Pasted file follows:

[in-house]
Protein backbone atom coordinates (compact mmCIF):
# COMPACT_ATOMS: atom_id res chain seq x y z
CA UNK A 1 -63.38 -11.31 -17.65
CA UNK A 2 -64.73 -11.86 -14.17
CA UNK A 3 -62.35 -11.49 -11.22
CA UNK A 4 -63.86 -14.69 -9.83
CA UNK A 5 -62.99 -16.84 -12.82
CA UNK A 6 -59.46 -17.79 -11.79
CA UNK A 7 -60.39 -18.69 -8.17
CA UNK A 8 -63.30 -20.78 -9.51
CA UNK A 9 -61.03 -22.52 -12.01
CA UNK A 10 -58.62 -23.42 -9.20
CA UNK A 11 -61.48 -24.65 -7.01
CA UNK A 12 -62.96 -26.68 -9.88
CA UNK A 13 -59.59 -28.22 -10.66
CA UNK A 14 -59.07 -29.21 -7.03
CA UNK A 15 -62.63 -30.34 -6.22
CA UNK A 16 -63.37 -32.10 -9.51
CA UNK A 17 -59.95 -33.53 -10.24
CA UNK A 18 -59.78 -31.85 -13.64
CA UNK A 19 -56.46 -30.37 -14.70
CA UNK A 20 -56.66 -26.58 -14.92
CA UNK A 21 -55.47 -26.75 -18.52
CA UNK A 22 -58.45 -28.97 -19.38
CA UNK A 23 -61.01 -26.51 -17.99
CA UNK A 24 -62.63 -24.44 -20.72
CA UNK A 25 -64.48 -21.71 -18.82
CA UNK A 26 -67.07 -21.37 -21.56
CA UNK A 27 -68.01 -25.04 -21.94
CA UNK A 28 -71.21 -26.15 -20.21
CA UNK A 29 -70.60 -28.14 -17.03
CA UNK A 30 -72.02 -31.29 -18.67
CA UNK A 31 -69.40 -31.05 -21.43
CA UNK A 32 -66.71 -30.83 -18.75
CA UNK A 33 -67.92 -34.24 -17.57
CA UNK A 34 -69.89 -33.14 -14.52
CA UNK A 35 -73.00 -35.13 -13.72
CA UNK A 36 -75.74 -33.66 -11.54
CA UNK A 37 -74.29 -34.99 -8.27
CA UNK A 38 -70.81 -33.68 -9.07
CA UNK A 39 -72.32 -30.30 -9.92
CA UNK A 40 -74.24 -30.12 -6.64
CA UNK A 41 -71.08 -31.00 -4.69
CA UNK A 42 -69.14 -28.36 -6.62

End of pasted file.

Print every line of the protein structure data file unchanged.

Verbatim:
[in-house]
Protein backbone atom coordinates (compact mmCIF):
# COMPACT_ATOMS: atom_id res chain seq x y z
CA UNK A 1 -63.38 -11.31 -17.65
CA UNK A 2 -64.73 -11.86 -14.17
CA UNK A 3 -62.35 -11.49 -11.22
CA UNK A 4 -63.86 -14.69 -9.83
CA UNK A 5 -62.99 -16.84 -12.82
CA UNK A 6 -59.46 -17.79 -11.79
CA UNK A 7 -60.39 -18.69 -8.17
CA UNK A 8 -63.30 -20.78 -9.51
CA UNK A 9 -61.03 -22.52 -12.01
CA UNK A 10 -58.62 -23.42 -9.20
CA UNK A 11 -61.48 -24.65 -7.01
CA UNK A 12 -62.96 -26.68 -9.88
CA UNK A 13 -59.59 -28.22 -10.66
CA UNK A 14 -59.07 -29.21 -7.03
CA UNK A 15 -62.63 -30.34 -6.22
CA UNK A 16 -63.37 -32.10 -9.51
CA UNK A 17 -59.95 -33.53 -10.24
CA UNK A 18 -59.78 -31.85 -13.64
CA UNK A 19 -56.46 -30.37 -14.70
CA UNK A 20 -56.66 -26.58 -14.92
CA UNK A 21 -55.47 -26.75 -18.52
CA UNK A 22 -58.45 -28.97 -19.38
CA UNK A 23 -61.01 -26.51 -17.99
CA UNK A 24 -62.63 -24.44 -20.72
CA UNK A 25 -64.48 -21.71 -18.82
CA UNK A 26 -67.07 -21.37 -21.56
CA UNK A 27 -68.01 -25.04 -21.94
CA UNK A 28 -71.21 -26.15 -20.21
CA UNK A 29 -70.60 -28.14 -17.03
CA UNK A 30 -72.02 -31.29 -18.67
CA UNK A 31 -69.40 -31.05 -21.43
CA UNK A 32 -66.71 -30.83 -18.75
CA UNK A 33 -67.92 -34.24 -17.57
CA UNK A 34 -69.89 -33.14 -14.52
CA UNK A 35 -73.00 -35.13 -13.72
CA UNK A 36 -75.74 -33.66 -11.54
CA UNK A 37 -74.29 -34.99 -8.27
CA UNK A 38 -70.81 -33.68 -9.07
CA UNK A 39 -72.32 -30.30 -9.92
CA UNK A 40 -74.24 -30.12 -6.64
CA UNK A 41 -71.08 -31.00 -4.69
CA UNK A 42 -69.14 -28.36 -6.62